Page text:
Today is World AIDS Day, and though it was commemorated in full force at my university, this is the first year where I've been forced to think about the reality of the virus. In just a few weeks, I will be living in the country with the largest percentage of HIV positive people in the world. Though there is some hopeful news (like this and this), the fact is that of the 33 million people infected with AIDS in the world, 22 million of them live in Africa, and the so-called "Dark Continent" is often overlooked in favor of issues closer to home.
On a more personal note, I'm really struggling to come to terms with the fact that today is the first of December. As I told someone over the weekend, when I thought about going to South Africa, I was content to mark the time passing, then suddenly realized that I had only two months to go! Just when I'd accepted that fact, time had slipped by and now I'm on the brink of my last month at home before I leave for South Africa.
I've been reflecting a lot on life and the choices I've made thus far, and how I can choose wisely and have the best life possible in the future. In talking to AV alumni, especially of the South Africa program, I've just gotten so excited to meet people. I know the country will be beautiful, and the culture will fascinate me, but even since beginning work at ADROP last August, I've really come to appreciate the simple interactions that life provides with people from all walks of life.
When you work in a city (even if you don't live there... yet), you're surrounded by strangers from the moment you leave your home until you return at night. You walk alongside them on the street, get into very close quarters together on the train or subway, and they serve you coffee and deli sandwiches when your energy dips. I love that about cities-- the interactions with strangers that serve as a reminder that we're all just going about our days next to each other.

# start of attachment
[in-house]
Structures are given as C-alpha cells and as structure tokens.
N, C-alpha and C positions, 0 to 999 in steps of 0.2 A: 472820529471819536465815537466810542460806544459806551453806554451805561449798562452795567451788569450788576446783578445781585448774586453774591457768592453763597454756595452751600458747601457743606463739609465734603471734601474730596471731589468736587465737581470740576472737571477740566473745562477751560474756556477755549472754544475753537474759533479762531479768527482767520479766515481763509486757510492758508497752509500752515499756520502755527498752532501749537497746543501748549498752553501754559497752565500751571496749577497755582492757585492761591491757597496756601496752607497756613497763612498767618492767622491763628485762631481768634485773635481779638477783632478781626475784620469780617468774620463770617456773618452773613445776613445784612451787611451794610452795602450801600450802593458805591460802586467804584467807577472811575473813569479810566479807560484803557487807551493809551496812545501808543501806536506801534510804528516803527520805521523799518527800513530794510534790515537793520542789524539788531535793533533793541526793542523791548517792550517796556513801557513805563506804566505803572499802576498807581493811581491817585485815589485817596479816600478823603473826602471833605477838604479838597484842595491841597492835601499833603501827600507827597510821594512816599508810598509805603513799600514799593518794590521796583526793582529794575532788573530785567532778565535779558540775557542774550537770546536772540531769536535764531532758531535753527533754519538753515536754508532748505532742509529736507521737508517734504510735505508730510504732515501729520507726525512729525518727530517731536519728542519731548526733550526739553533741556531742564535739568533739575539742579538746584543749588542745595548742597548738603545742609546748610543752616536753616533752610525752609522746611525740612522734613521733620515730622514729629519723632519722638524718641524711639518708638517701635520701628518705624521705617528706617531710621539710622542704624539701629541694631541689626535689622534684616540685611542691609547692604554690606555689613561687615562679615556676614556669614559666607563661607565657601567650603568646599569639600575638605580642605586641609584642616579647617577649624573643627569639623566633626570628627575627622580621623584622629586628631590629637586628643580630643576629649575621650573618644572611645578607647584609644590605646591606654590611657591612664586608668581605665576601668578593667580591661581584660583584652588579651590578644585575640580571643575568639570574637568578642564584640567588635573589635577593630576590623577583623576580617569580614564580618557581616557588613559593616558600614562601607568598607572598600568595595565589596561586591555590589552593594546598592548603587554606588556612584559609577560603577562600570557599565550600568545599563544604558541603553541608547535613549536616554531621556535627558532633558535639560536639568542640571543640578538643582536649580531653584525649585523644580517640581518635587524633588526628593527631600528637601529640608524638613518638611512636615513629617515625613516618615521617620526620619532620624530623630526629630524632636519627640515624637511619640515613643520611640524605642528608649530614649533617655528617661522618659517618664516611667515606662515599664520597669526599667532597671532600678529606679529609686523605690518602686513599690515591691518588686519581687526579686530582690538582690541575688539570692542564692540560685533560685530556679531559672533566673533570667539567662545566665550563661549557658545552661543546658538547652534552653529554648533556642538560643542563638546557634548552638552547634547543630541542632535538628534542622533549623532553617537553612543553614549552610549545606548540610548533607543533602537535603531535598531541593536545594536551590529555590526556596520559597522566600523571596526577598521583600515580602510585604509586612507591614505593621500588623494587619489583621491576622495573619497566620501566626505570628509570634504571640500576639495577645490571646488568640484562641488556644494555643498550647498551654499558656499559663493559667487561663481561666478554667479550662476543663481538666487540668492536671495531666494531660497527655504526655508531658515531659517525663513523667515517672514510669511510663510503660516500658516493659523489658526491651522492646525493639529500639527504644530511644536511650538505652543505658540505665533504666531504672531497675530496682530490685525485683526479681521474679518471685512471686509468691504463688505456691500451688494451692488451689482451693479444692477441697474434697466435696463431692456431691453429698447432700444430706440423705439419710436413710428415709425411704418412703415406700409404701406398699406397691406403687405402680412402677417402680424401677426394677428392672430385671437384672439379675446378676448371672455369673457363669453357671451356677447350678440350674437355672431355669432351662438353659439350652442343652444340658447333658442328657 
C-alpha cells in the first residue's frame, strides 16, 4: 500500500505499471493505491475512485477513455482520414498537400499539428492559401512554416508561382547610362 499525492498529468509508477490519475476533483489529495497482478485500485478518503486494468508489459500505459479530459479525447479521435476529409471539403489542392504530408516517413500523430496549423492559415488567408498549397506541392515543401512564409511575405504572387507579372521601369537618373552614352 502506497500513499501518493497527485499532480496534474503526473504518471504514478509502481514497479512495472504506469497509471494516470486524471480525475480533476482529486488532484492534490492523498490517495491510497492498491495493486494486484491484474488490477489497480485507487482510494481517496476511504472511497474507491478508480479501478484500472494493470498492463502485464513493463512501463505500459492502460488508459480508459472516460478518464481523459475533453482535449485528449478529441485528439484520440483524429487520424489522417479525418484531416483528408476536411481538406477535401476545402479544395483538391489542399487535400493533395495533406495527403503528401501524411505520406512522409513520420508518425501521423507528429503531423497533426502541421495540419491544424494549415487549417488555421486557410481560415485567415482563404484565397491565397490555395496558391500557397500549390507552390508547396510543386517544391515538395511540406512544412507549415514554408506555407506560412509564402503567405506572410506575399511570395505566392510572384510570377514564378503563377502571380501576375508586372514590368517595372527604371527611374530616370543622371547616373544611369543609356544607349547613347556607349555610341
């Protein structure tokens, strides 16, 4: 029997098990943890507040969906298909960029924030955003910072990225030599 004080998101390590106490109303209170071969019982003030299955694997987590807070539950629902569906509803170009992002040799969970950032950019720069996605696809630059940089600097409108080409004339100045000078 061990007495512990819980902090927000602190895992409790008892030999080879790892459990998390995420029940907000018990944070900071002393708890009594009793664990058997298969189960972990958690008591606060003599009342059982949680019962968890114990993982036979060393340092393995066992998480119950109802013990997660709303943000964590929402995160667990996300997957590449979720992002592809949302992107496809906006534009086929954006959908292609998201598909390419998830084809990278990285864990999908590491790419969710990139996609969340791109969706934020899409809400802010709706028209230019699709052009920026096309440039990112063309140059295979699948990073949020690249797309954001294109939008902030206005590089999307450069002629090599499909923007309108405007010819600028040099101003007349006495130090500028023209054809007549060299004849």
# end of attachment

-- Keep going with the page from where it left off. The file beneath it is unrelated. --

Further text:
I can't wait to feel similarly about the new people I'll encounter in my year abroad as an Augustinian Volunteer. In a conversation with Emma, an AV alum who served in South Africa in 2008, I mentioned something about how amazing it must be to have such an uncommon experience every single day. She agreed with me, but then said, "You know, it starts to lose that after a while. As time passes, that "experience" just becomes your everyday life."
I think moving to South Africa will be a series of highs and lows. Though volunteering won't be the same type of experience, I remember vividly the pattern that my emotions followed during my semester abroad in France.
There's the inevitable excitement a few months before, then a bit of nervousness as the date of departure approaches. There are the final goodbyes with friends and family, and the inevitable tears shed at the prospect of a year without face-to-face interaction with the people I love the most. There's the exciting trip itself, and the feeling of landing on foreign ground, knowing that as time passes, it will inevitably feel more like home. And as the weeks go by, there's the routine to slip into, to help numb homesickness and nervousness and fear, and the new friendly faces that become a foster family away from home. There are the moments when I'll look around, at the three girls I live with and at our surroundings and think, "Wow, look at us. These people are our reality and this is our everyday life." And then, before I have time to notice the passing of time, it will be over. December will come again and with it, the promise of a return home, to tell stories and share experiences with friends and family-- and maybe even a stranger or two.
So today, I've got Africa on my mind, and not just because it's World AIDS Day. Today I can see a major global crisis and my personal ambitions tied up in a life that will begin in just over a month. I hope that at this time next year, I can look back at today's reflection and feel like I've made a small difference, even if just in myself.
Image courtesy of the ONE campaign